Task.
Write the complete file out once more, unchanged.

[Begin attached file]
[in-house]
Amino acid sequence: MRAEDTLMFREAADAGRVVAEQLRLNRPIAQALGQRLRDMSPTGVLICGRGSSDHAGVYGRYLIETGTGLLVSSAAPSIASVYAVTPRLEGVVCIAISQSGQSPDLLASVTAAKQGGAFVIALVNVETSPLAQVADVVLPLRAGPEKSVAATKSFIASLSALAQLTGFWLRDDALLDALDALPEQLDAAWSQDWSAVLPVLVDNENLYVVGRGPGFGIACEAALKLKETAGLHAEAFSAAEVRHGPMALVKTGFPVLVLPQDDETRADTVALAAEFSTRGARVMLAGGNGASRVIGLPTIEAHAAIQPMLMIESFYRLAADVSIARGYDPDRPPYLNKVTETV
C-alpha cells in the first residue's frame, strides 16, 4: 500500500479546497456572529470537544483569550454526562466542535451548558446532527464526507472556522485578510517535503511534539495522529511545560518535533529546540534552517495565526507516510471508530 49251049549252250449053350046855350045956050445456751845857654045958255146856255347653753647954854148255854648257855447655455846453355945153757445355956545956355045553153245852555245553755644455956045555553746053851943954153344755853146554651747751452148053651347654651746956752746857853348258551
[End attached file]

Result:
[in-house]
Amino acid sequence: MRAEDTLMFREAADAGRVVAEQLRLNRPIAQALGQRLRDMSPTGVLICGRGSSDHAGVYGRYLIETGTGLLVSSAAPSIASVYAVTPRLEGVVCIAISQSGQSPDLLASVTAAKQGGAFVIALVNVETSPLAQVADVVLPLRAGPEKSVAATKSFIASLSALAQLTGFWLRDDALLDALDALPEQLDAAWSQDWSAVLPVLVDNENLYVVGRGPGFGIACEAALKLKETAGLHAEAFSAAEVRHGPMALVKTGFPVLVLPQDDETRADTVALAAEFSTRGARVMLAGGNGASRVIGLPTIEAHAAIQPMLMIESFYRLAADVSIARGYDPDRPPYLNKVTETV
C-alpha cells in the first residue's frame, strides 16, 4: 500500500479546497456572529470537544483569550454526562466542535451548558446532527464526507472556522485578510517535503511534539495522529511545560518535533529546540534552517495565526507516510471508530 49251049549252250449053350046855350045956050445456751845857654045958255146856255347653753647954854148255854648257855447655455846453355945153757445355956545956355045553153245852555245553755644455956045555553746053851943954153344755853146554651747751452148053651347654651746956752746857853348258551